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Computer Programmers Seek Security in Changing Times

If you think of a language, not a vitamin, when you think of the letter C, you're probably a budding computer programmer. Computer programmers write software and programs for computers. And there is lots of work available for them.

Jerri Barrett is director of marketing at the Anita Borg Institute for Women and Technology. She says that even during times of economic concern and recession, this is still a good field to enter.

"Computer science is an excellent field to enter currently," says Barrett. "The number of jobs is still projected to increase over the next 10 years, according to the Department of Labor, and there is a wide variety of options.

"Some people have been discouraged from taking computer science," she continues, "either by the image portrayed in the media of the loner living in their cubicle or by the stories that all the jobs are being outsourced to India. In fact, there are still plenty of exciting and challenging jobs in computing."

Outsourcing is one of the biggest issues facing computer programmers. Outsourcing occurs when a company based in the United States hires workers overseas instead of the place where the company is based.

This is done to save money, because companies can pay people in other countries much less than they have to pay workers in North America. But some people on the inside say outsourcing isn't as big a threat as others would have you believe.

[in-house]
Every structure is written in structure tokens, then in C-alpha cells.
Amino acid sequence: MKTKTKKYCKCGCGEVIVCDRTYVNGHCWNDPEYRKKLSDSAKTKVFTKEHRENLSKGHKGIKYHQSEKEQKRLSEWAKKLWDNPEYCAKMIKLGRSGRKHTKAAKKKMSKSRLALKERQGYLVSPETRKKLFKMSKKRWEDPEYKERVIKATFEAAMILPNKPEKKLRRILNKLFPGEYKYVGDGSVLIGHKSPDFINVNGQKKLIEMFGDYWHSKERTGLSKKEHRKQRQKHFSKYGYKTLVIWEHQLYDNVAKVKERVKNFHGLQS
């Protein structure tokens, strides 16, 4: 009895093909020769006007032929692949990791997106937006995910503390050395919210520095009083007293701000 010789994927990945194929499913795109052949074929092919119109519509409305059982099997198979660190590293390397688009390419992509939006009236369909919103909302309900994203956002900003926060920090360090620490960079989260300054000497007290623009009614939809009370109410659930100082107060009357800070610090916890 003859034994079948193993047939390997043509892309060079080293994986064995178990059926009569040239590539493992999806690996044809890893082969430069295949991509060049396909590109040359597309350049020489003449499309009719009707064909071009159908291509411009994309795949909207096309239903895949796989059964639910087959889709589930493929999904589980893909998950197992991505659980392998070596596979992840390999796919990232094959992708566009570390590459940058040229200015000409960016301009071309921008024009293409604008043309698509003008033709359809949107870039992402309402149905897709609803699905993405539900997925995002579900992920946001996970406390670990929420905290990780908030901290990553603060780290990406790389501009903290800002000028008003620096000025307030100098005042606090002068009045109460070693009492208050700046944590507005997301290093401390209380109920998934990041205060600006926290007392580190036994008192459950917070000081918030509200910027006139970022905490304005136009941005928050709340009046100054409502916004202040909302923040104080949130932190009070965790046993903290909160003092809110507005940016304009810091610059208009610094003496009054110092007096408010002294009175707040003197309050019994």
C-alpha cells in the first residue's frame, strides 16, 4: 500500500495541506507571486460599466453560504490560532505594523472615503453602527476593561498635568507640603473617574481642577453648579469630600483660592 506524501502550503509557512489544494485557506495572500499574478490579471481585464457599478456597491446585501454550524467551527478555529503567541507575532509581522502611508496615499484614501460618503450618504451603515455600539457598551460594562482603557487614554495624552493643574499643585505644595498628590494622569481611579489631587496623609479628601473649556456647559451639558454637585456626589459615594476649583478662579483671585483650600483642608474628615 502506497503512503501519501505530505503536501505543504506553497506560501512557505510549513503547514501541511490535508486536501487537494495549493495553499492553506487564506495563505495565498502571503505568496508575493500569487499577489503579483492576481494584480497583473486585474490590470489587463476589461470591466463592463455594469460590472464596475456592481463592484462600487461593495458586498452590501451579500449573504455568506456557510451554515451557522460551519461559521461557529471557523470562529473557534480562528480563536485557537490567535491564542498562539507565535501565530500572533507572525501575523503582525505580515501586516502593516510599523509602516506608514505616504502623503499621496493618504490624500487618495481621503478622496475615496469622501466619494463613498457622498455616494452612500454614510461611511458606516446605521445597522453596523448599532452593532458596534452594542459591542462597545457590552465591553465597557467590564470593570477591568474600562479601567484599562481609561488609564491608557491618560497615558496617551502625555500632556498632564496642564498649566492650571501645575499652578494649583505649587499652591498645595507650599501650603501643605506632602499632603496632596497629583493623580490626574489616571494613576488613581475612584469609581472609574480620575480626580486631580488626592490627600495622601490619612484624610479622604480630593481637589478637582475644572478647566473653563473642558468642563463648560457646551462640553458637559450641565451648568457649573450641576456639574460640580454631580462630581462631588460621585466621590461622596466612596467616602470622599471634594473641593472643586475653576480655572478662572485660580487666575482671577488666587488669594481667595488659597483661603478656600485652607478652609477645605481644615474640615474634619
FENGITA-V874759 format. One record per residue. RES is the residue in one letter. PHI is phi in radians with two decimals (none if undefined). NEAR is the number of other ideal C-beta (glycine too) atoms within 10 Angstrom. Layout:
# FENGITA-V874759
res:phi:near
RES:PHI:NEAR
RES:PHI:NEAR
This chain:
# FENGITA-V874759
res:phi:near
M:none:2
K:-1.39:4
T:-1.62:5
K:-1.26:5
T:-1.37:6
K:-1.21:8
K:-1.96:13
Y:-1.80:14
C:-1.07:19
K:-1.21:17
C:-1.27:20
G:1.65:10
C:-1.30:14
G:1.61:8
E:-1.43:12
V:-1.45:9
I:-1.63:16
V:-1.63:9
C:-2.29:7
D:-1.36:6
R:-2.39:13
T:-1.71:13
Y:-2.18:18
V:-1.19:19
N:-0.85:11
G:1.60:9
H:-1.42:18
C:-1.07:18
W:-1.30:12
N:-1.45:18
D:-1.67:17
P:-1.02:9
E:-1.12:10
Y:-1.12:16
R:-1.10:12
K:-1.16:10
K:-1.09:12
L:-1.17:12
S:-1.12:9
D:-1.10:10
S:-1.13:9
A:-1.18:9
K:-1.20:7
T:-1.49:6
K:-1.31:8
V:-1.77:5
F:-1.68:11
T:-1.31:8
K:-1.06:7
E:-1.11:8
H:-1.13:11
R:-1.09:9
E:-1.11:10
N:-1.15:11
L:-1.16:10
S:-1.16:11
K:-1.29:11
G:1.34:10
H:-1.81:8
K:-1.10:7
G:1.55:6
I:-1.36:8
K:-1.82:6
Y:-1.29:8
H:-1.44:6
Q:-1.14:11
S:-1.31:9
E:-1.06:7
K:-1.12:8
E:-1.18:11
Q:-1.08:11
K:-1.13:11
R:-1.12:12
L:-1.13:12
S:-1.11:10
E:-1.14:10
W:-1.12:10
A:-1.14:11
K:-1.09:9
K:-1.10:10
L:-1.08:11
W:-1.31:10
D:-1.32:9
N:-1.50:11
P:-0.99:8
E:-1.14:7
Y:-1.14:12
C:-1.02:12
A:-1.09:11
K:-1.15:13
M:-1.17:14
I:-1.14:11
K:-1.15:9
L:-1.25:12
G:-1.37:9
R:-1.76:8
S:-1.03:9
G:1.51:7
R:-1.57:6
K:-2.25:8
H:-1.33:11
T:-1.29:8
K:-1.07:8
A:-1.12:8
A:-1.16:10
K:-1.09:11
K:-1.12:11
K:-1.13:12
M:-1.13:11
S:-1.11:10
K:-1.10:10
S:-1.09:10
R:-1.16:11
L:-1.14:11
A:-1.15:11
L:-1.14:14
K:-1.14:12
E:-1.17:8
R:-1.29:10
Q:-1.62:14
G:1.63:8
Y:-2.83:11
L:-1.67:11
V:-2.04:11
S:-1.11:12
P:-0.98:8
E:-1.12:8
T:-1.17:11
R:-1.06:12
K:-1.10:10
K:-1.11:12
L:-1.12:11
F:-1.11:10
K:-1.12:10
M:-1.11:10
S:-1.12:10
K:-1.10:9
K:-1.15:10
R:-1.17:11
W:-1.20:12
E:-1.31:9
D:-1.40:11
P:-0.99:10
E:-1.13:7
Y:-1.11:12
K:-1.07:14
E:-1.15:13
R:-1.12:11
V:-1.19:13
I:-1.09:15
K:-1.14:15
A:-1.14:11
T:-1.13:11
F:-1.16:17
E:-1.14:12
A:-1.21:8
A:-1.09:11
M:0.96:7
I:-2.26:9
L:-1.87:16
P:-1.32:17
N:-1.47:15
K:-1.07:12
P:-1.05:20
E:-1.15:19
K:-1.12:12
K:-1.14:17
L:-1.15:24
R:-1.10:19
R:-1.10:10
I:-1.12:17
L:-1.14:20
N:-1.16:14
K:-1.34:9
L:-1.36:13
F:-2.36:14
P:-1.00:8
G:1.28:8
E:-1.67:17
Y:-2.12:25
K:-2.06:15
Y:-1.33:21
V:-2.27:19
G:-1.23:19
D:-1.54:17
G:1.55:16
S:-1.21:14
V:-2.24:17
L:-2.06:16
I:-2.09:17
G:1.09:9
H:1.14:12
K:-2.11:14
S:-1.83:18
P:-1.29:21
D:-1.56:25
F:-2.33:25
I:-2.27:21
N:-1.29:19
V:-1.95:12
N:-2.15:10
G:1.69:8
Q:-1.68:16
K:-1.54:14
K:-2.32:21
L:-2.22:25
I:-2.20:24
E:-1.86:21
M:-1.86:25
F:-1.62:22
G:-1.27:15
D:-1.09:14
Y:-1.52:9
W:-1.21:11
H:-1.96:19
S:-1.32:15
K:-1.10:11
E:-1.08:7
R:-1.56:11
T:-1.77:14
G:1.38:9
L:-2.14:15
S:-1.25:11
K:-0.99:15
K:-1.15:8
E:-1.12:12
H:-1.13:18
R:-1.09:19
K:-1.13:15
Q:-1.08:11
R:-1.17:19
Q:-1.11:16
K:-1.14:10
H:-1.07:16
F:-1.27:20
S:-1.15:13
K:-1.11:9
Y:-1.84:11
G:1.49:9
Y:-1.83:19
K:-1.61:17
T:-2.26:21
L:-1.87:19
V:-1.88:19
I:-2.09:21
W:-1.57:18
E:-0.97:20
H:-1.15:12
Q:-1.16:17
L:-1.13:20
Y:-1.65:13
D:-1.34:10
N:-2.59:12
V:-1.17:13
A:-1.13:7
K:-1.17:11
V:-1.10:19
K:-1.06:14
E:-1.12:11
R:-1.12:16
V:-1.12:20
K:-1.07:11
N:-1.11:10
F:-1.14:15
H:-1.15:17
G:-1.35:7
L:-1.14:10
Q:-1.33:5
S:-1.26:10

"Outsourcing has its limitations," says computer programmer Remy Saville. "Large corporations already have enough problems due to time-zone differences with some people working on the East Coast and others on the West Coast. Put somebody on the other side of the planet and you've really made the problems worse.

"Add in that English is never their first language and you've significantly compounded the communication problem. All things equal, a corporation will never ever outsource when they could have people on site instead."

"People were a lot more worried about the idea of outsourcing tech jobs a few years ago," says Rikki Kite. Kite is the editor of a computer-programming magazine.

"Now the expectation is that you want and need the ability to work with people around the world, but working smarter is more important than working cheaper."

The number of people taking computer-programming and related courses in universities and colleges has dropped. It's possible that people are afraid they will end up unemployed.

"I can only speculate on why enrollment is down. Maybe girls don't want to go in because it is mostly nerds and guys don't want to go in because the girls aren't there?" says Saville. "There is definitely work."

Despite the fact that fewer people are now pursuing a computer-related degree, getting computer-related jobs can be still be tough due to the large number of former graduates trying to get jobs.

What's a budding computer programmer to do to separate themselves from the pack? Saville believes that learning different programming languages on your own time is a good start.

"Be proactive," he says. "If you learned C in school, teach yourself Java. If you use Visual Basic at work, teach yourself C#. If you learned Java or C# at school, teach yourself C++. Drive the changes at your company to take advantage of new technology. Demonstrate you're able to provide benefits to your employer as times change."

And as times change, computer programmers will feel it. Saville doesn't deny that computer programmers get affected during the tough times, but no more so than those in other careers. In fact, he says computer programmers weather the storm a bit better.